Ok, but why the keyword 'type'. Just seems like lazy parsing techniques at
    the expense of more keystrokes. Ironic considering the frugal attempts to
    limit keystrokes elsewhere in the syntax.
    On Saturday, October 25, 2014 8:43:58 PM UTC-4, Rob 'Commander' Pike wrote:

    It would need more rules to work, making the language more complicated.
    You are using a trivial example that avoids all the hard parts.

    var x = {1, 2.3}
    var x = {1,1e2}
    var x = {i, 1}

    and so on. Besides, what is that? An array? A slice? A struct? Absent the
    type, it could be any of those. If you make a choice, you penalize the
    others.

    The type is there for a reason. It makes things clear.

    This proposal is nowhere near the ever-raising bar for adding features to
    Go 1.

    -rob
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  • Andrewchamberss at Oct 31, 2014 at 1:58 am
    I'd also like to point out that the var and type keywords are excellent
    things when it comes to error recovery when developing things like IDE
    error underlining. You have a clear place to resume parsing where a new
    statement begins.
    On Friday, October 31, 2014 2:38:53 PM UTC+13, akwillis wrote:

    Ok, but why the keyword 'type'. Just seems like lazy parsing techniques at
    the expense of more keystrokes. Ironic considering the frugal attempts to
    limit keystrokes elsewhere in the syntax.
    On Saturday, October 25, 2014 8:43:58 PM UTC-4, Rob 'Commander' Pike wrote:

    It would need more rules to work, making the language more complicated.
    You are using a trivial example that avoids all the hard parts.

    var x = {1, 2.3}
    var x = {1,1e2}
    var x = {i, 1}

    and so on. Besides, what is that? An array? A slice? A struct? Absent the
    type, it could be any of those. If you make a choice, you penalize the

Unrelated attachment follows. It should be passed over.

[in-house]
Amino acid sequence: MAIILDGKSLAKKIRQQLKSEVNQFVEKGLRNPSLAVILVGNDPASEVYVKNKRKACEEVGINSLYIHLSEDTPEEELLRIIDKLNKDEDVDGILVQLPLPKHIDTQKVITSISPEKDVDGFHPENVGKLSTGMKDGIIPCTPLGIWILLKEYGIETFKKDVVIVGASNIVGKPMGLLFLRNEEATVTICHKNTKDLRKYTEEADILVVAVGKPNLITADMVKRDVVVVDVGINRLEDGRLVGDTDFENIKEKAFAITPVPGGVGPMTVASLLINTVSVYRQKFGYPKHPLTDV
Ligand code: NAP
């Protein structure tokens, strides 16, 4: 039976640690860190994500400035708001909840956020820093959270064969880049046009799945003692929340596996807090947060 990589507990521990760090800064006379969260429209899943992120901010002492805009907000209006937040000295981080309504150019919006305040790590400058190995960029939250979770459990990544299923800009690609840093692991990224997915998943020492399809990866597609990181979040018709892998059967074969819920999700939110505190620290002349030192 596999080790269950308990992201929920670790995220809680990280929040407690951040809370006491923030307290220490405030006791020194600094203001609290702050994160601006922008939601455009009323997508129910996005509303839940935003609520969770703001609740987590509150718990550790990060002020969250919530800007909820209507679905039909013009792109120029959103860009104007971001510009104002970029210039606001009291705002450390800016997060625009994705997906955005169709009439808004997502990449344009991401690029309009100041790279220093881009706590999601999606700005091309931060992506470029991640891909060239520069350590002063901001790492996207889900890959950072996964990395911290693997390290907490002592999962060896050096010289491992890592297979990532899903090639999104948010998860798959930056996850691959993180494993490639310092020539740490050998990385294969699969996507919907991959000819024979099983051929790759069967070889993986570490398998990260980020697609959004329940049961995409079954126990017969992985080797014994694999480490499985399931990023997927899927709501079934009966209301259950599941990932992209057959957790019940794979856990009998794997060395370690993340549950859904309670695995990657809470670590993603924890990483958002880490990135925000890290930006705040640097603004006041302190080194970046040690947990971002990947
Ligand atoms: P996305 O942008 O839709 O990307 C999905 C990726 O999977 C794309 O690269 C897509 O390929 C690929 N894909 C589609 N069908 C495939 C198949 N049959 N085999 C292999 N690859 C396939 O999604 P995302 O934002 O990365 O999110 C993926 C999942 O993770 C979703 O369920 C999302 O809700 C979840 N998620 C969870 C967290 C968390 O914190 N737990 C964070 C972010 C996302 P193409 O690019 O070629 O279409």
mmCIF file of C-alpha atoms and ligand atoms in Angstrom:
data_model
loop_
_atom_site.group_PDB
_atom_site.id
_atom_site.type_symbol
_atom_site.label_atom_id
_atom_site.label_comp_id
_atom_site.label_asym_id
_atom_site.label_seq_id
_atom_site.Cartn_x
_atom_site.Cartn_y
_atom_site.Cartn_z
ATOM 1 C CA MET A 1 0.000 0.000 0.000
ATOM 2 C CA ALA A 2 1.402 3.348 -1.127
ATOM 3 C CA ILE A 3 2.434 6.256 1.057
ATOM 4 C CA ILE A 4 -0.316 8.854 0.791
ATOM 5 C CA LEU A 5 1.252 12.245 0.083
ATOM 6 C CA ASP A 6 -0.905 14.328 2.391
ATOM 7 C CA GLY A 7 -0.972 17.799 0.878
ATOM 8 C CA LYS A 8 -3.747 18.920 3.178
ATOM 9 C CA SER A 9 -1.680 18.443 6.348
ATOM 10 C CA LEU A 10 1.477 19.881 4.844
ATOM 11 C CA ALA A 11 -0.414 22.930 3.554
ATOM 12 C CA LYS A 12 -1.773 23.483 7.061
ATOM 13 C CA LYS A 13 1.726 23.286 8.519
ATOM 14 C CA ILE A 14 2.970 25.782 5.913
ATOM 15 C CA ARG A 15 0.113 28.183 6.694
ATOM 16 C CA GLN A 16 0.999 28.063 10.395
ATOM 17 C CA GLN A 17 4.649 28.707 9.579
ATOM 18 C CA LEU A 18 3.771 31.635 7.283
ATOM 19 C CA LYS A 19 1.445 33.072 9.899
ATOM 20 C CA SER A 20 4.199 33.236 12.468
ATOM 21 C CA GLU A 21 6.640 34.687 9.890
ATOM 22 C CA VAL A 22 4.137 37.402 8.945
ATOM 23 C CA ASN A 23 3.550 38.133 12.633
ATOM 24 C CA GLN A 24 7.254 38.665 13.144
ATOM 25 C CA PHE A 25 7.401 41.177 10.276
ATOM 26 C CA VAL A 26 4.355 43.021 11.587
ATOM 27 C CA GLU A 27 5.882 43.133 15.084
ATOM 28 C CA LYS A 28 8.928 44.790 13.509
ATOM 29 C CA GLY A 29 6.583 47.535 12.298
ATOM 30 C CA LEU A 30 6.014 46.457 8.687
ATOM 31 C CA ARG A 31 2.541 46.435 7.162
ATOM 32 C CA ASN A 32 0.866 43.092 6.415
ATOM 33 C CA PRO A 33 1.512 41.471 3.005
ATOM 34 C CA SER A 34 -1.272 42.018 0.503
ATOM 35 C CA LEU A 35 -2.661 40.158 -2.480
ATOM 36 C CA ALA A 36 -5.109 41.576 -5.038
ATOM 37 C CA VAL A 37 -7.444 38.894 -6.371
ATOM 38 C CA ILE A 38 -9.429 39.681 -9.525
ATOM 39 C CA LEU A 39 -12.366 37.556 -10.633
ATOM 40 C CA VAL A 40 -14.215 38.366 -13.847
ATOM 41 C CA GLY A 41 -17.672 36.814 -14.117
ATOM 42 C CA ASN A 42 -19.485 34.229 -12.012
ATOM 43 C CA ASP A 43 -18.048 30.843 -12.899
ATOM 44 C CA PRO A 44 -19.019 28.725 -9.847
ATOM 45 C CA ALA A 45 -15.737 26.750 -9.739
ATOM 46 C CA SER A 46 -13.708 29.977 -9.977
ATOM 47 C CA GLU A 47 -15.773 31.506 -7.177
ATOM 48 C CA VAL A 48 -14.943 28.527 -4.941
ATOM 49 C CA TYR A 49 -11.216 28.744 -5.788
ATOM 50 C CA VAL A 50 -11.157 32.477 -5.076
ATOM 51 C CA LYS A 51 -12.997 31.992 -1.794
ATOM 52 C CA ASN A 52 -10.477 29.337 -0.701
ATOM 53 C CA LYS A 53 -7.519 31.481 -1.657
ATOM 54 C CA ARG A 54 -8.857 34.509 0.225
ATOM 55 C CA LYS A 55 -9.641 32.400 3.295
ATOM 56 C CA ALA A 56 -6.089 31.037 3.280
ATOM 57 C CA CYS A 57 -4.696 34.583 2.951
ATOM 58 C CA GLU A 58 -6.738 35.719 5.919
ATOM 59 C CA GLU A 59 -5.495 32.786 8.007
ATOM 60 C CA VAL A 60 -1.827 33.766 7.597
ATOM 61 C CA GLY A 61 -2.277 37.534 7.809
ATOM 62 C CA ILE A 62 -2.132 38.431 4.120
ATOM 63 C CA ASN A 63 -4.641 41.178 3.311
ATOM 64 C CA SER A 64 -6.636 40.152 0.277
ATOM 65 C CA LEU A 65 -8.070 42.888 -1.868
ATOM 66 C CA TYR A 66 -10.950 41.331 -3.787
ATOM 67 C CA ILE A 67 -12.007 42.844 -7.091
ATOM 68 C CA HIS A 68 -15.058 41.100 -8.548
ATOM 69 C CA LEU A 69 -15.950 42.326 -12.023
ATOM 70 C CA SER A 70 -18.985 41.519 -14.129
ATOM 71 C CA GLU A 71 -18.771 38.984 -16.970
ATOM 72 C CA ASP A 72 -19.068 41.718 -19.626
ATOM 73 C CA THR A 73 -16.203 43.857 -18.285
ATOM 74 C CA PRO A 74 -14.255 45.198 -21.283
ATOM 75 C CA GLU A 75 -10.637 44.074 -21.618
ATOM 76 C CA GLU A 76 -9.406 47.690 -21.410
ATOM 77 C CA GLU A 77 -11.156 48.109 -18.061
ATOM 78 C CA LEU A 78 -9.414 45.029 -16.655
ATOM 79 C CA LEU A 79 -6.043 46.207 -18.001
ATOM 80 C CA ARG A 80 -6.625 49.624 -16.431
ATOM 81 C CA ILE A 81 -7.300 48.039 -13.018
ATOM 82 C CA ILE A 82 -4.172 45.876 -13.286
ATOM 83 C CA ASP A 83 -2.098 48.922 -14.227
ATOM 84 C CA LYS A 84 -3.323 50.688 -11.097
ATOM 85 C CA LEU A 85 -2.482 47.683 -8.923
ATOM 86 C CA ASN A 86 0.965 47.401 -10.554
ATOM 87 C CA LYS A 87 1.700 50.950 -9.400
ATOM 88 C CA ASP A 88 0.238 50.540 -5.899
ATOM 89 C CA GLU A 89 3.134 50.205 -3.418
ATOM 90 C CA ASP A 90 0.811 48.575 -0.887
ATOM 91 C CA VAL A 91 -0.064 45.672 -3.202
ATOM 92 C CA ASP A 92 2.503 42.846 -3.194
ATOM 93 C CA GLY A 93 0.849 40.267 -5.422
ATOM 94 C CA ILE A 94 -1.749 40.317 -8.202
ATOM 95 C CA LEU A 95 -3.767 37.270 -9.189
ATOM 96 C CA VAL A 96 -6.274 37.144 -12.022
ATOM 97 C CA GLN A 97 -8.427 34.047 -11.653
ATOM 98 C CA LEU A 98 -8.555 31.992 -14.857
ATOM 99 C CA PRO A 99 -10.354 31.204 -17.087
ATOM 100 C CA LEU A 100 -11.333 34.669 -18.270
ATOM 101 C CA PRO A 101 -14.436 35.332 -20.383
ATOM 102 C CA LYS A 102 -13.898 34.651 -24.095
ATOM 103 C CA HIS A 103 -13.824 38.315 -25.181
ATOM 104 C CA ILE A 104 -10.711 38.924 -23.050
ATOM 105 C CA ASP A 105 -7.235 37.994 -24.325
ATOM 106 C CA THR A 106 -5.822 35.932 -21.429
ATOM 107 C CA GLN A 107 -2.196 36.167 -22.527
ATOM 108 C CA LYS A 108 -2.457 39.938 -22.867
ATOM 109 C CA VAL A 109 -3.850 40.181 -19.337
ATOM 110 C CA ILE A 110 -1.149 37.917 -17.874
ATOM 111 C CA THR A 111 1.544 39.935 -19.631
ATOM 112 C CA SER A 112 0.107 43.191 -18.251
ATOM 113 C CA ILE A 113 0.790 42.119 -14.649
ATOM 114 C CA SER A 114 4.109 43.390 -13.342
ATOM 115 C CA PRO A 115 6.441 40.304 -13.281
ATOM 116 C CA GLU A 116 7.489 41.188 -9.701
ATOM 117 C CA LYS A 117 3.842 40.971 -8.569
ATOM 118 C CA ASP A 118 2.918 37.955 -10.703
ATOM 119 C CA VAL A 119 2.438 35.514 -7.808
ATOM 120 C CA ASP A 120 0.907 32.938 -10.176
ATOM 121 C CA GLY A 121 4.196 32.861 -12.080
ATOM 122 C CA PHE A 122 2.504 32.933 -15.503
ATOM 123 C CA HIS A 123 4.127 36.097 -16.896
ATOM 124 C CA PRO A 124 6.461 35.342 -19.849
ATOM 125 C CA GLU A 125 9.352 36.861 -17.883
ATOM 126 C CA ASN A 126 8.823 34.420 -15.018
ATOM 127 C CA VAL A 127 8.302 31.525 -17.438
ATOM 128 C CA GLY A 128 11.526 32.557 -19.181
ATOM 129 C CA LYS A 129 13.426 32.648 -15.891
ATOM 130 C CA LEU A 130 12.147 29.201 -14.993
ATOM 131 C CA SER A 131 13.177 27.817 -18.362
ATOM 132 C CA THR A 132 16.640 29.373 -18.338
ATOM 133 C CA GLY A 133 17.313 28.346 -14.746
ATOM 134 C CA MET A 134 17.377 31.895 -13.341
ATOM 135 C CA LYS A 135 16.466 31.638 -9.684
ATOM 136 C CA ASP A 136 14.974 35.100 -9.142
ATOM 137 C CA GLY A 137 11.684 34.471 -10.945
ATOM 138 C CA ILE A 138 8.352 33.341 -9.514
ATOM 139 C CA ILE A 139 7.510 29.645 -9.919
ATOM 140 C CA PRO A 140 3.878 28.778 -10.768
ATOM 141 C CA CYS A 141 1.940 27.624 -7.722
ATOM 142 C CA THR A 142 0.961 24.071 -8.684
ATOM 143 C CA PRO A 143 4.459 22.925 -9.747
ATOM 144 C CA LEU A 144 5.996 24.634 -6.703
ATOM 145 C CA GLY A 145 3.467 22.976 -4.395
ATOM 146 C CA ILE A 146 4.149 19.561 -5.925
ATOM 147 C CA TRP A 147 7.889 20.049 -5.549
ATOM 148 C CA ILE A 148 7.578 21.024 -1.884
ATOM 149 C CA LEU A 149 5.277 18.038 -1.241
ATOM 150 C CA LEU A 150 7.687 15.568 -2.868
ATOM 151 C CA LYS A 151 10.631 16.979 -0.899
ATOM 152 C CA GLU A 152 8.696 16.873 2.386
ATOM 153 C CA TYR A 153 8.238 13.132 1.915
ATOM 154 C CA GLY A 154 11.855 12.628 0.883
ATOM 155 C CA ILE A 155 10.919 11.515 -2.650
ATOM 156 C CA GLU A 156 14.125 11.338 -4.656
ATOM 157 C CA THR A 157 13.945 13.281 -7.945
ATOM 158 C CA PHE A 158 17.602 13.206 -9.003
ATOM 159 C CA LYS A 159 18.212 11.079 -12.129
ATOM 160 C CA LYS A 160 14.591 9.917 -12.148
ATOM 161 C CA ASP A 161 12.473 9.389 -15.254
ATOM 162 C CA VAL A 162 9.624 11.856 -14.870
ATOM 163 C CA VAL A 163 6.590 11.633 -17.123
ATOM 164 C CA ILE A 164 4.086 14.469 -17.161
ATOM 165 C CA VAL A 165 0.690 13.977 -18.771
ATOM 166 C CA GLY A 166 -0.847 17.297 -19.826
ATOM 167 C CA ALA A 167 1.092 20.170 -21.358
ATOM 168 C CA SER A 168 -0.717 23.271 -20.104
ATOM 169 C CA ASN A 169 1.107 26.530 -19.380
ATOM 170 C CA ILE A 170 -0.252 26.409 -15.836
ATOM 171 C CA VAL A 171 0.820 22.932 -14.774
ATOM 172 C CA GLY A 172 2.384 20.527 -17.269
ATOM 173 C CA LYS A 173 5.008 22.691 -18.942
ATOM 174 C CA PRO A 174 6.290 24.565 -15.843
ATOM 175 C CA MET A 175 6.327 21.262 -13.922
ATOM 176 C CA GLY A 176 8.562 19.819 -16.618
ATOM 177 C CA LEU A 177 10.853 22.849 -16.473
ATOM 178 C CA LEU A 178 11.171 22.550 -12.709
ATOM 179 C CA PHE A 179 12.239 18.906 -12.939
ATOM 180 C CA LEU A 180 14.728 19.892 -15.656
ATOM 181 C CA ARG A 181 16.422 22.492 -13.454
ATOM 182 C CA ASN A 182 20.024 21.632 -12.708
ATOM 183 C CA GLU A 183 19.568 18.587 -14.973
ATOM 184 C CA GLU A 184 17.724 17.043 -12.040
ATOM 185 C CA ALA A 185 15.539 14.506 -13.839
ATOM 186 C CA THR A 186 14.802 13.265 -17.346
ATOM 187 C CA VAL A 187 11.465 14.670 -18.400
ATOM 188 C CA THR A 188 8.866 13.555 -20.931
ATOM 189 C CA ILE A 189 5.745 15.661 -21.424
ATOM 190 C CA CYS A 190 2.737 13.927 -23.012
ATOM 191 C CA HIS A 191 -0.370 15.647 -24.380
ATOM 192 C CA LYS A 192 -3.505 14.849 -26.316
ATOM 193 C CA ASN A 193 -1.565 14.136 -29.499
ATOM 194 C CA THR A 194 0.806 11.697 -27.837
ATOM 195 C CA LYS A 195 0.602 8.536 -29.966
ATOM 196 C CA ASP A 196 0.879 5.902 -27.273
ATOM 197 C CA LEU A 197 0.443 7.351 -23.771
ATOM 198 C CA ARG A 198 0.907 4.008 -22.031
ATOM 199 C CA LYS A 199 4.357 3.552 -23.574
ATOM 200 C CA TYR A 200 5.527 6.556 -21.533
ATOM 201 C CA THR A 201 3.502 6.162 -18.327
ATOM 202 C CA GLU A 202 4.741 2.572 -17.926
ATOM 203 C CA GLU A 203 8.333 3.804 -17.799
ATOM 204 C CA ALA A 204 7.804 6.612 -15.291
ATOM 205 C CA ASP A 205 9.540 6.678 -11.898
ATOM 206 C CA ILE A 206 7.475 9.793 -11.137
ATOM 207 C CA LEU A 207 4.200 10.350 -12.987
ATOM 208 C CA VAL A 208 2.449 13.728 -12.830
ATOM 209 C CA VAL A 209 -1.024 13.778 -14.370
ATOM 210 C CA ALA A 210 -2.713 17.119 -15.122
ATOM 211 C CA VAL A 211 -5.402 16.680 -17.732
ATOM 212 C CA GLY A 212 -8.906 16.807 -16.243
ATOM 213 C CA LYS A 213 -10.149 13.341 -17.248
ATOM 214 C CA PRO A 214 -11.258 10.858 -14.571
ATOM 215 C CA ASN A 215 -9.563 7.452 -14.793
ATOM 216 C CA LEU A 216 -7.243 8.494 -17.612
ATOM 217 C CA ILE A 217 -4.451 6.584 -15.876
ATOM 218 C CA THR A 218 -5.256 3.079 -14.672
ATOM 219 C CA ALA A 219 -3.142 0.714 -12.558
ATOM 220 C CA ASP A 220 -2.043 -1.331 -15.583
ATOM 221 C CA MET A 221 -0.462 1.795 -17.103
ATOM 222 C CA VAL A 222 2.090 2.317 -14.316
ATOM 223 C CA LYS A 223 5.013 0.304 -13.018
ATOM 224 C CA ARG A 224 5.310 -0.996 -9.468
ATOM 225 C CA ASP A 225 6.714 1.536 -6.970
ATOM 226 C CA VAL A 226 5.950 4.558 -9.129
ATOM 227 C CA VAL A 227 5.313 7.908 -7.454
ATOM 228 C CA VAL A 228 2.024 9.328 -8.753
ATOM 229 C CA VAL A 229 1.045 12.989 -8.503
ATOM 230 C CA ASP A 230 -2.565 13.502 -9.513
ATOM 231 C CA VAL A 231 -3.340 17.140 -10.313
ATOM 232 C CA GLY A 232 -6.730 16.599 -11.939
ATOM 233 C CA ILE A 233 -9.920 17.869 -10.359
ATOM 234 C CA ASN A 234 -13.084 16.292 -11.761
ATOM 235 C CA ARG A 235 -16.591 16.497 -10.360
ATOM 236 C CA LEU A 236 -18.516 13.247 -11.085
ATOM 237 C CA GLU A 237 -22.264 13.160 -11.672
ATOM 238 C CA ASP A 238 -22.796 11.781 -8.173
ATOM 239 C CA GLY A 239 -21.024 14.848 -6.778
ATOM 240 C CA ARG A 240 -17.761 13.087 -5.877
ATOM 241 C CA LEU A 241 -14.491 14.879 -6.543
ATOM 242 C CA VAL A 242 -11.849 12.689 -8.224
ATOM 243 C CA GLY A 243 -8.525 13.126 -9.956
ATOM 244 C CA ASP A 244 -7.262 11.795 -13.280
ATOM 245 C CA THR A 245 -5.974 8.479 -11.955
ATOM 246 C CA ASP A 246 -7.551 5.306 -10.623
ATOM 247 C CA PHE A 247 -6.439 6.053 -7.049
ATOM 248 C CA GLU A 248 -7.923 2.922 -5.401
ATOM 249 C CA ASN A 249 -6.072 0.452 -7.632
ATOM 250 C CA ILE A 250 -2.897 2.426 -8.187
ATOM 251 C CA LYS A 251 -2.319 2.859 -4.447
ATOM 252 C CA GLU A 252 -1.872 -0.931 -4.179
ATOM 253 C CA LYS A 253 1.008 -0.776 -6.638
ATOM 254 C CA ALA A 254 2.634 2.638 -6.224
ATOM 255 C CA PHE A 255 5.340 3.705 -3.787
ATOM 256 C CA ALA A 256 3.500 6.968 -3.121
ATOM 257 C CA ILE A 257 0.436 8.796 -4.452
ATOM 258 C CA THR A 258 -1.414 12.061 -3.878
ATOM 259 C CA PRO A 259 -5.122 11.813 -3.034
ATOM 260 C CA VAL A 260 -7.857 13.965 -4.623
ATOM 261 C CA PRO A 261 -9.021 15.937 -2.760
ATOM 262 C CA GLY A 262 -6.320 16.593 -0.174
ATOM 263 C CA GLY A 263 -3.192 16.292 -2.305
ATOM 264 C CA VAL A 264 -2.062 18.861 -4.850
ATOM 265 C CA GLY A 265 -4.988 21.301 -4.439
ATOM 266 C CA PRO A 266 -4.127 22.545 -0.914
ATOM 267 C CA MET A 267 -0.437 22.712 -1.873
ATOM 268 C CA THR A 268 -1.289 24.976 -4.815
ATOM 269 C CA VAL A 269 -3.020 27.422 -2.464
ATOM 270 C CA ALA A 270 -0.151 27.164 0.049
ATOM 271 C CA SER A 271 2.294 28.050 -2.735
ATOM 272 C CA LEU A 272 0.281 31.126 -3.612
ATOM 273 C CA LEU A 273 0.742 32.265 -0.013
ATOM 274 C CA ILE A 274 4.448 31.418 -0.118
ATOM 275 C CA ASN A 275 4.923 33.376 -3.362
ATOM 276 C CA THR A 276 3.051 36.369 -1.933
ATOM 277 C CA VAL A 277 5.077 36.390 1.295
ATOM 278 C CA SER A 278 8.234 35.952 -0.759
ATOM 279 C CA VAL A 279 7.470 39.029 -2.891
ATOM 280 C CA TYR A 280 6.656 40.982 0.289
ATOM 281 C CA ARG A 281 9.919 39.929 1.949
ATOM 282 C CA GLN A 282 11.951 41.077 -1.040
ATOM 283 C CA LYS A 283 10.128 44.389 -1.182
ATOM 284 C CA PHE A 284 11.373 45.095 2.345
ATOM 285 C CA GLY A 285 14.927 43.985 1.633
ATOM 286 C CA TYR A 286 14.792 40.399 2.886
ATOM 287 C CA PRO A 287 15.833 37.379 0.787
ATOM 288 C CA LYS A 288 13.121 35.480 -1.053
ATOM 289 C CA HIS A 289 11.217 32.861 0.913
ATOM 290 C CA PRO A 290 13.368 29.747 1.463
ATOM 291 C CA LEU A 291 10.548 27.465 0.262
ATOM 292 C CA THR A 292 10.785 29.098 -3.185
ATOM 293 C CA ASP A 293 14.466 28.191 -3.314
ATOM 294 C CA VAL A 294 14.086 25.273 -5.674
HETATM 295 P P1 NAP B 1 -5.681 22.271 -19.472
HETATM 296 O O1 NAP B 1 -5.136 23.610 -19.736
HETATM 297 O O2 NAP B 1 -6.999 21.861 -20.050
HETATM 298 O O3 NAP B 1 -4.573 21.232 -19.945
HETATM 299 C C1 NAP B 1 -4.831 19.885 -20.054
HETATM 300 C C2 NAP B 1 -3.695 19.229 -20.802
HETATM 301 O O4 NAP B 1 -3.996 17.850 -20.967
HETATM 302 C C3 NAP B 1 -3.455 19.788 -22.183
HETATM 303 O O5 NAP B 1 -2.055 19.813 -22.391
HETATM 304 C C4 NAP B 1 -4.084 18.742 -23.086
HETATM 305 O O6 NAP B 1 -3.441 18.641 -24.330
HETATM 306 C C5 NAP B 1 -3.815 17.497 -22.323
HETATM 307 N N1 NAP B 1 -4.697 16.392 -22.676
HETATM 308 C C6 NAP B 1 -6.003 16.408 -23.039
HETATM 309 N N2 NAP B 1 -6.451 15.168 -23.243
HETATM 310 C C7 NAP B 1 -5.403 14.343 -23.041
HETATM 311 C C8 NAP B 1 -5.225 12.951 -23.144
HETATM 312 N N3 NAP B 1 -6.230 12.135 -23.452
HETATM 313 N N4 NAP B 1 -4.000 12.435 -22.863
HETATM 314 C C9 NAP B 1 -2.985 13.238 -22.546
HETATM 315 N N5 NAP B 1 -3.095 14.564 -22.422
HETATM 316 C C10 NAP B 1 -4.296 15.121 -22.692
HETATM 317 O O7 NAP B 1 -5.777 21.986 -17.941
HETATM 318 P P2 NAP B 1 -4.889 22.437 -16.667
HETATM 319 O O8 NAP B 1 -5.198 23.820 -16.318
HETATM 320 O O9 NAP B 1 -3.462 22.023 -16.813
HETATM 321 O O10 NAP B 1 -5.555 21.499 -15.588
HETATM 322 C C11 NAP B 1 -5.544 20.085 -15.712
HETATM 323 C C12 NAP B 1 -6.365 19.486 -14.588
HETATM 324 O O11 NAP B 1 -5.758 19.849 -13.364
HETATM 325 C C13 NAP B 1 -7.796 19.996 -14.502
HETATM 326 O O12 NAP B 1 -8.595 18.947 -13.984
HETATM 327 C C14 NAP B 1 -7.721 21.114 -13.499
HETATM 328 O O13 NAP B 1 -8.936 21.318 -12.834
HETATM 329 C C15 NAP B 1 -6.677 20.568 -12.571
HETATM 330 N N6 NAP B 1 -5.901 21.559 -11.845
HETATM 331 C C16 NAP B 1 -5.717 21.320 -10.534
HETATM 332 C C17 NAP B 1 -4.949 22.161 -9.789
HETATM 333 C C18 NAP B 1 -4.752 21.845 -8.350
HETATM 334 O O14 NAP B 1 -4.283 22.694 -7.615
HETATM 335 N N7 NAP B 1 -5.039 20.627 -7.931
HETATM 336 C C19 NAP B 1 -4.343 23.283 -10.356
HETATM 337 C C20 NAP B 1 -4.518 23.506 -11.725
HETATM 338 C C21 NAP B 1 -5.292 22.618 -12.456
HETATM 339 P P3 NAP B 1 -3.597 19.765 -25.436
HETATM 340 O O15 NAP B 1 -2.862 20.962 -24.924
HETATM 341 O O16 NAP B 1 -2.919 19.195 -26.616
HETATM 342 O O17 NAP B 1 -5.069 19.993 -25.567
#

others.

    The type is there for a reason. It makes things clear.

    This proposal is nowhere near the ever-raising bar for adding features to
    Go 1.

    -rob
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  • Tahir at Oct 31, 2014 at 3:15 am
    So that you are prepared for the day when types become first class objects
    perhaps.
    On Friday, October 31, 2014 1:38:53 AM UTC, akwillis wrote:

    Ok, but why the keyword 'type'. Just seems like lazy parsing techniques at
    the expense of more keystrokes. Ironic considering the frugal attempts to
    limit keystrokes elsewhere in the syntax.
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  • Drj at Oct 31, 2014 at 9:43 am
    If the language is easy to parse, tooling becomes simpler. Go was designed
    with that in mind. [0]
    The number of awesome tools shows how powerful this approach is.

    -david

    [0] http://talks.golang.org/2012/splash.article#TOC_17.
    On Friday, October 31, 2014 2:38:53 AM UTC+1, akwillis wrote:

    Ok, but why the keyword 'type'. Just seems like lazy parsing techniques at
    the expense of more keystrokes. Ironic considering the frugal attempts to
    limit keystrokes elsewhere in the syntax.
    On Saturday, October 25, 2014 8:43:58 PM UTC-4, Rob 'Commander' Pike wrote:

    It would need more rules to work, making the language more complicated.
    You are using a trivial example that avoids all the hard parts.

    var x = {1, 2.3}
    var x = {1,1e2}
    var x = {i, 1}

    and so on. Besides, what is that? An array? A slice? A struct? Absent the